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blog illustration Creating Mobile Apps with Next.js and Capacitor.
February 21, 2023

Creating Mobile Apps with Next.js and Capacitor.

How to create a mobile app with Next.js, Capacitor and implement native UI with Kosta UI.

In this tutorial we will start with a new Next.js app and move into native land using Capacitor and eventually also add Konsta UI for an improved Tailwind CSS mobile UI, although the last step is completely optional.

By using Capacitor, you can easily convert your Next.js web application into a native mobile app without requiring significant modifications or learning a new skill like React Native.

With just a few simple steps, most Next.js applications can be transformed into mobile apps.

This tutorial will guide you through the process, starting with a new Next.js app and then incorporating Capacitor to move into the realm of native mobile apps. Additionally, you can optionally use Konsta UI to enhance your mobile UI with Tailwind CSS.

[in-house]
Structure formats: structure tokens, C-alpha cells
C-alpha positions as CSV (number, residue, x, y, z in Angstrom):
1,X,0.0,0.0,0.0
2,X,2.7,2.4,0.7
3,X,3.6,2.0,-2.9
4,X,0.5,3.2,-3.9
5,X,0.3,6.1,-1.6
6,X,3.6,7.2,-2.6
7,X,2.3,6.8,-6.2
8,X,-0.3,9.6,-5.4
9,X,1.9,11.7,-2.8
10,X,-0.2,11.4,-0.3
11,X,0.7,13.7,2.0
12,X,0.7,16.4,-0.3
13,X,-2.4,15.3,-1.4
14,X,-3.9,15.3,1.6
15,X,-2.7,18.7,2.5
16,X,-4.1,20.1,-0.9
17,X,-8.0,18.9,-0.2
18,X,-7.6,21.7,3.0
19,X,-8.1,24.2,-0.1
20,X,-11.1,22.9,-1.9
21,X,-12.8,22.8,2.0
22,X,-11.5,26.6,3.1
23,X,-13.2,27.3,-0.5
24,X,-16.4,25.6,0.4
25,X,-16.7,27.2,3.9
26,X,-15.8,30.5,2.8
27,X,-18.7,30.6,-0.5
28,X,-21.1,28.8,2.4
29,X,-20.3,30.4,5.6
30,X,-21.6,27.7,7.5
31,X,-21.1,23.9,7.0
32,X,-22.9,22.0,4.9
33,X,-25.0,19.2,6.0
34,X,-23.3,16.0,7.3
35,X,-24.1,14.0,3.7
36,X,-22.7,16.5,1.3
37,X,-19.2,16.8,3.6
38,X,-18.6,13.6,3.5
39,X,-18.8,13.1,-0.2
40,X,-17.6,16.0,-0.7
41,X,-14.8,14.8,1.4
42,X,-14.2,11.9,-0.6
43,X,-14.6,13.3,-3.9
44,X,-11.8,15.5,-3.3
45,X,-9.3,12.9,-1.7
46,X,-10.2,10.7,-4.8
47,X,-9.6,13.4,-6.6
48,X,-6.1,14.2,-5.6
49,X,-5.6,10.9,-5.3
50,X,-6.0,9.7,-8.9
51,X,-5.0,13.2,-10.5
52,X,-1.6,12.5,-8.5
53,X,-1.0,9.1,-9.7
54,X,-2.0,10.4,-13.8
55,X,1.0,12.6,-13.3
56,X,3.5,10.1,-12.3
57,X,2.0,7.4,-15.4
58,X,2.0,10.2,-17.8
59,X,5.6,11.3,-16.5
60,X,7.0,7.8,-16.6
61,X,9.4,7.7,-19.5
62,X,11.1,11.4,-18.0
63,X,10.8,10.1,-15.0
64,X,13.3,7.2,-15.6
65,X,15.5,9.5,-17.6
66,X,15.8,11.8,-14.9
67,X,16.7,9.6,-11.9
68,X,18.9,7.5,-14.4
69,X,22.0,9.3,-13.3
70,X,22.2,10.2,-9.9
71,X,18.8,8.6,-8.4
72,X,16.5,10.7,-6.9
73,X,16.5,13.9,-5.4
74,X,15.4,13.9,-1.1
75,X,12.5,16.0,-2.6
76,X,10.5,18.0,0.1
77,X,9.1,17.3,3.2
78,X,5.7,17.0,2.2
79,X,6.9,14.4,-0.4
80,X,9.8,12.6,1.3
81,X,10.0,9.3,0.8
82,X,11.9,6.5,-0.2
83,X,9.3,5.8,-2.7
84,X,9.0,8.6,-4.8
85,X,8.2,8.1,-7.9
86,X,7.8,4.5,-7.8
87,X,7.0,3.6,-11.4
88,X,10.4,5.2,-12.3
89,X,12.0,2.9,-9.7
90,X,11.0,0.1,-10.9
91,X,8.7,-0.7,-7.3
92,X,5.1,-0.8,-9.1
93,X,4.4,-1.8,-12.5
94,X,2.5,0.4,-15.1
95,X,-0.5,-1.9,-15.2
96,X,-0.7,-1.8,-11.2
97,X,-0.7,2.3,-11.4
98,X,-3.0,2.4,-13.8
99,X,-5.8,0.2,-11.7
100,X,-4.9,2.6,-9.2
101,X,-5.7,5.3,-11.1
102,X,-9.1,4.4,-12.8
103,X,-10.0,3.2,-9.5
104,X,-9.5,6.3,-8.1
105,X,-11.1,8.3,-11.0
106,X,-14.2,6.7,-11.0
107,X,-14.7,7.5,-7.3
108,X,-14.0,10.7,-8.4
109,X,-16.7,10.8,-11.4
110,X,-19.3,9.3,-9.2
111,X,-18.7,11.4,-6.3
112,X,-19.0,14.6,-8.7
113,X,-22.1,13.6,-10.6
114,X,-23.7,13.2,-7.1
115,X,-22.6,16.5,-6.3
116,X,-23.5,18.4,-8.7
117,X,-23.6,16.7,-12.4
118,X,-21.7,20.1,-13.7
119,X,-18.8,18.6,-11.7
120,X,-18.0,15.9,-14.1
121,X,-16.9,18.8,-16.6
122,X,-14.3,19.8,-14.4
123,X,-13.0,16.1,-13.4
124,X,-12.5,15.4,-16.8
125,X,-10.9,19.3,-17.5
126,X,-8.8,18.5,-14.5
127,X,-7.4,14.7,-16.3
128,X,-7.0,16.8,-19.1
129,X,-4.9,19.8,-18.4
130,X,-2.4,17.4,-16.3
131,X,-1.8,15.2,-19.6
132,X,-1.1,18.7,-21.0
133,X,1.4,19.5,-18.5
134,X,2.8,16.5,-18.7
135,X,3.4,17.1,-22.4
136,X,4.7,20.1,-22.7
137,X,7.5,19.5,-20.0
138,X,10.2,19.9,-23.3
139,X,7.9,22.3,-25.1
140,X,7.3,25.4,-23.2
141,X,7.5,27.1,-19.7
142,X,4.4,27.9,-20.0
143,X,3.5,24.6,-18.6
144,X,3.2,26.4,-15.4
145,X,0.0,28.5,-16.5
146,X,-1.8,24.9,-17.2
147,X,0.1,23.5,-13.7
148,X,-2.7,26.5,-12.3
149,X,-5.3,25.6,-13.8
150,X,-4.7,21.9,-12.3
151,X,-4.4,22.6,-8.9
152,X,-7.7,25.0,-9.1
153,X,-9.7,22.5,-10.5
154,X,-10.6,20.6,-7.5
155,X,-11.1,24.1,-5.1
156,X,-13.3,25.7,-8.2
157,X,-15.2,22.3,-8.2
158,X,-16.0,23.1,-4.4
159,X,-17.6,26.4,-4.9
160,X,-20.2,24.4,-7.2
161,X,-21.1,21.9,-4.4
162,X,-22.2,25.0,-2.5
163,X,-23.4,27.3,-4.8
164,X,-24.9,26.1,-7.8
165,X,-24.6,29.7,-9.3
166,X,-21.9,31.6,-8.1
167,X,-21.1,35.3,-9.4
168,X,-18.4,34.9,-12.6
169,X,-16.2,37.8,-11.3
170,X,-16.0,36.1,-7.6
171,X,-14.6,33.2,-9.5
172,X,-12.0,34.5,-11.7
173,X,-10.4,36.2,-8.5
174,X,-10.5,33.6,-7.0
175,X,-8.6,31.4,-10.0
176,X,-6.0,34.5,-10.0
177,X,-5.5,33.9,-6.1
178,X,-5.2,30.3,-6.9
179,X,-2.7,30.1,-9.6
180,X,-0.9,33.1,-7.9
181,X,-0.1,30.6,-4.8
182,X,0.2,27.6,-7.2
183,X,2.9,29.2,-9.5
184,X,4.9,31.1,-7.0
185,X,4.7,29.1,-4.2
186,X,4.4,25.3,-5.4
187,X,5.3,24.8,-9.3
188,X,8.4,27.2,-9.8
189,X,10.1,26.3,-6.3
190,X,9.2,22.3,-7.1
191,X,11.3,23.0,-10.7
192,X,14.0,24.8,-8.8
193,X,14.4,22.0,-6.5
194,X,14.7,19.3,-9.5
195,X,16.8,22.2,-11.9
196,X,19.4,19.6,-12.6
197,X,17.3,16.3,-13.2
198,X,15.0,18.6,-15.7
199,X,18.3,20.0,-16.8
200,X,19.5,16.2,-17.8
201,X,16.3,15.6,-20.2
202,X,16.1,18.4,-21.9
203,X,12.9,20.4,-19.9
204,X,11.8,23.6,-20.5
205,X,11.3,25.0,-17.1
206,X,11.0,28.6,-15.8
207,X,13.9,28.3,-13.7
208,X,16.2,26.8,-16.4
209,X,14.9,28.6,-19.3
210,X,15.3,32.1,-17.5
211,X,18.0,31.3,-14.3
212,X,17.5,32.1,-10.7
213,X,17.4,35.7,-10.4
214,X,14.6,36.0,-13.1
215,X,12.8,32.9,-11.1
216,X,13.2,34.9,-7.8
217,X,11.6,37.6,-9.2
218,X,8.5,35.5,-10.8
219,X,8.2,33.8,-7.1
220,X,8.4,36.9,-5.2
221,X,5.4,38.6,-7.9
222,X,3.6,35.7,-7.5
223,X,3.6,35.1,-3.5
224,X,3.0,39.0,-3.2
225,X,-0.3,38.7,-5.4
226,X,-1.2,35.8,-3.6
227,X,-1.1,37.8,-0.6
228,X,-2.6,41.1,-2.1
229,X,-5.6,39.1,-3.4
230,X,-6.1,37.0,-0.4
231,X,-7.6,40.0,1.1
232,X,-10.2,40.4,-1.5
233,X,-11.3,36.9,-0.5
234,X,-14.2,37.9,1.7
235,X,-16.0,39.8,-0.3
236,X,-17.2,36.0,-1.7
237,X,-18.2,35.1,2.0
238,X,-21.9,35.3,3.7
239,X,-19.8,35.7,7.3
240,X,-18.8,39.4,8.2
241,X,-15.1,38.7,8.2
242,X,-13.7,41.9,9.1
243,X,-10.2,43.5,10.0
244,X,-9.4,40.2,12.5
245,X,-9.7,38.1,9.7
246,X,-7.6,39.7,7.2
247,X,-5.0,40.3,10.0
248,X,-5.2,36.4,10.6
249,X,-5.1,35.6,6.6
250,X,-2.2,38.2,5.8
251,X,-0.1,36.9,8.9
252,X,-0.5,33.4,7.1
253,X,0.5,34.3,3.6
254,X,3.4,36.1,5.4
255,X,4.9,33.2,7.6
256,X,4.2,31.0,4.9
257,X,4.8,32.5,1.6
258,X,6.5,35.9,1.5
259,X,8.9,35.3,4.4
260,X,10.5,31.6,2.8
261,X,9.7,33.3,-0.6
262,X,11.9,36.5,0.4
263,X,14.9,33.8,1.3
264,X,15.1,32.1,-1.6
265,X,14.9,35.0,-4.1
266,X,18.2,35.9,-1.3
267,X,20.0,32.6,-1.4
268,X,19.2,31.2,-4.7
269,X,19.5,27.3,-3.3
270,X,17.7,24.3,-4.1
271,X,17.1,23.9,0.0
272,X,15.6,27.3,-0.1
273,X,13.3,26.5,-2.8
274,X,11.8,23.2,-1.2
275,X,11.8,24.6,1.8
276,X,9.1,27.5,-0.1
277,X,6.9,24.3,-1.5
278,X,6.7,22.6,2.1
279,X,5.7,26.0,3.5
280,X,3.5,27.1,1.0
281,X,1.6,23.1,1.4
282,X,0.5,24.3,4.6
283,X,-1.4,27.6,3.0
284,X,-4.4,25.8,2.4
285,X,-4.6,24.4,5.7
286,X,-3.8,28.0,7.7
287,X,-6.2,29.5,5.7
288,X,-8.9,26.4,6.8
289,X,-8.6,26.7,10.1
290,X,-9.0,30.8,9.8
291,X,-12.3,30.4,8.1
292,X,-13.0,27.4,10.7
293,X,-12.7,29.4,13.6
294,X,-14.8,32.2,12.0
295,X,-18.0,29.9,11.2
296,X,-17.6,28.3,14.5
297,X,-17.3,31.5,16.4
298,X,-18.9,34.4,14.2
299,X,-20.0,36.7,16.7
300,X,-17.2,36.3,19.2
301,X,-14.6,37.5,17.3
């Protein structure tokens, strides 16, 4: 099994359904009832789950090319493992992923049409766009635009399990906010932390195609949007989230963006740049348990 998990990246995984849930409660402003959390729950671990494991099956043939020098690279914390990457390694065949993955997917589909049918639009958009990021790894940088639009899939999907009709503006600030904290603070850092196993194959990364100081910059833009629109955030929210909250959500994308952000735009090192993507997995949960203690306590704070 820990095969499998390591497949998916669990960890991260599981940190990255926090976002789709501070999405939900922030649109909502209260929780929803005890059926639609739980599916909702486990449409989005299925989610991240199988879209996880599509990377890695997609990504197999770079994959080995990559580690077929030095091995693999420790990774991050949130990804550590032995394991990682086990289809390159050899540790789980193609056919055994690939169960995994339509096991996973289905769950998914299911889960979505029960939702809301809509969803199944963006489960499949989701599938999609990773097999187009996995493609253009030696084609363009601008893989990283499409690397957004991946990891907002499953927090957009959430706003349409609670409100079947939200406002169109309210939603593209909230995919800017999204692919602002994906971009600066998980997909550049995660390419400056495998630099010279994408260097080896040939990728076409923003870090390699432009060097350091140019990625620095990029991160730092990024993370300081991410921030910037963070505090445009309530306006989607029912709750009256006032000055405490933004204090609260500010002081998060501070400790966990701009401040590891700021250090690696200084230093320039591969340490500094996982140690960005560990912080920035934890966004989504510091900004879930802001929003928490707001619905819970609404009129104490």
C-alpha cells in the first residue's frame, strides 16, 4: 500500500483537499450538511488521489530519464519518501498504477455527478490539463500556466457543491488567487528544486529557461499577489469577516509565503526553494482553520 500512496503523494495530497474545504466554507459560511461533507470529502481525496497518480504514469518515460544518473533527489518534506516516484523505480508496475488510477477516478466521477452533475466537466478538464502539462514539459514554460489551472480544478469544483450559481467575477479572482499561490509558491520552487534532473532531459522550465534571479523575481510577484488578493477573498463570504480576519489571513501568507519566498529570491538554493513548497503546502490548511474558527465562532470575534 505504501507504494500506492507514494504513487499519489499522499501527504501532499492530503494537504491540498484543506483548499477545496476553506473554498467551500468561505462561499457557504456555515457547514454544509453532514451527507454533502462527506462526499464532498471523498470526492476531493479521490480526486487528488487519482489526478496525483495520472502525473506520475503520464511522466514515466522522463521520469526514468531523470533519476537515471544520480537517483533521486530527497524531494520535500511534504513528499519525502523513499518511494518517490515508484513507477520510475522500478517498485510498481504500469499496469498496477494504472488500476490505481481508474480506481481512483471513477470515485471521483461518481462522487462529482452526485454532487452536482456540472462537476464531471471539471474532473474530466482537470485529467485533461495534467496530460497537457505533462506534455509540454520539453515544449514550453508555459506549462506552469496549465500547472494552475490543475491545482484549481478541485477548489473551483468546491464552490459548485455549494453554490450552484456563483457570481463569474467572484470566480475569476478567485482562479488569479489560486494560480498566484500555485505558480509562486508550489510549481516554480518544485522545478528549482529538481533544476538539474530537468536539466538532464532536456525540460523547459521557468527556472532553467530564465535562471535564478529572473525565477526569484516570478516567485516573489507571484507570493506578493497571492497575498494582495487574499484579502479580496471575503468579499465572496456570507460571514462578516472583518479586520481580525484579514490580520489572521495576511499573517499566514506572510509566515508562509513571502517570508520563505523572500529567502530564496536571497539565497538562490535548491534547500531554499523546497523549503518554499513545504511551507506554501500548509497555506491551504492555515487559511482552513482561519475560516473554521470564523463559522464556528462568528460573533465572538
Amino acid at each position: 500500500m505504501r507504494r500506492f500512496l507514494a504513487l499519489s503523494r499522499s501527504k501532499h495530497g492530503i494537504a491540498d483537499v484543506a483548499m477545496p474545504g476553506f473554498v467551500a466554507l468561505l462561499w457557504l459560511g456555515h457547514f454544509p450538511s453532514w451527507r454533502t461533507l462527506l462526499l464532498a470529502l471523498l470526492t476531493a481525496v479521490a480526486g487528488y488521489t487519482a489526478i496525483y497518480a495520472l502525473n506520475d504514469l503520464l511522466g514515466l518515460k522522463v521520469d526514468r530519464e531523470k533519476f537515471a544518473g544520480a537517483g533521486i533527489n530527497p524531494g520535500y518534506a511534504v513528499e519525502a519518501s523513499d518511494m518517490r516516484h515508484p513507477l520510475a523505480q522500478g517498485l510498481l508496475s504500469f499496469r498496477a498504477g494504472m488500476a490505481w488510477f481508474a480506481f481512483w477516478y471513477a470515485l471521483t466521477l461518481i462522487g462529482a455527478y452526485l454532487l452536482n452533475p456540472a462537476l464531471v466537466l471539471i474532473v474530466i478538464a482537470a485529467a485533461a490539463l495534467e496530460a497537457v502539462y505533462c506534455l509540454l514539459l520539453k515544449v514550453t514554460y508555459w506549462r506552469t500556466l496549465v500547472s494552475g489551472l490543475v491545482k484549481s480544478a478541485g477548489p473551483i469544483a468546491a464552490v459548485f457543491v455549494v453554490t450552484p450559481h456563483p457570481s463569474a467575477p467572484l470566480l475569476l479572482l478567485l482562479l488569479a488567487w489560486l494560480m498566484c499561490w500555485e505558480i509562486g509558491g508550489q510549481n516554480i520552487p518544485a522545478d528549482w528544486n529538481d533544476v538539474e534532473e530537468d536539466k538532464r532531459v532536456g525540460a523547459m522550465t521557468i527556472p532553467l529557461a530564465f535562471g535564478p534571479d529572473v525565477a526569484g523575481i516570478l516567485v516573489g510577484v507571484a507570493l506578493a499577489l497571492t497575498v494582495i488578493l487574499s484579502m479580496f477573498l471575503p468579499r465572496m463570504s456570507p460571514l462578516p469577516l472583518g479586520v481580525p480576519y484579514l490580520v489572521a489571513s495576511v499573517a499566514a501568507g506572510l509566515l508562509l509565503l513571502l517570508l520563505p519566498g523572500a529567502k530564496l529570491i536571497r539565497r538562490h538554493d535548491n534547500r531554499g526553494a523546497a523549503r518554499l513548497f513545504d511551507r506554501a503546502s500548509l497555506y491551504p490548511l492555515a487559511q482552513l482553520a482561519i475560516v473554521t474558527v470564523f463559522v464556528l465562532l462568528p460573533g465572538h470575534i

About Capacitor

CapacitorJS is truly a game-changer! You can effortlessly incorporate it into any web project, and it will wrap your application into a native webview, generating the native Xcode and Android Studio project for you. Plus, its plugins provide access to native device features like the camera via a JS bridge.

With Capacitor, you get a fantastic native mobile app without any complicated setup or steep learning curve. Its slim API and streamlined functionality make it a breeze to integrate into your project. Trust me, you'll be amazed at how effortless it is to achieve a fully functional native app with Capacitor!

Preparing Your Next.js App

While there are various methods to initiate React applications, let's go for the simplest one in this tutorial that provides a blank Next.js application: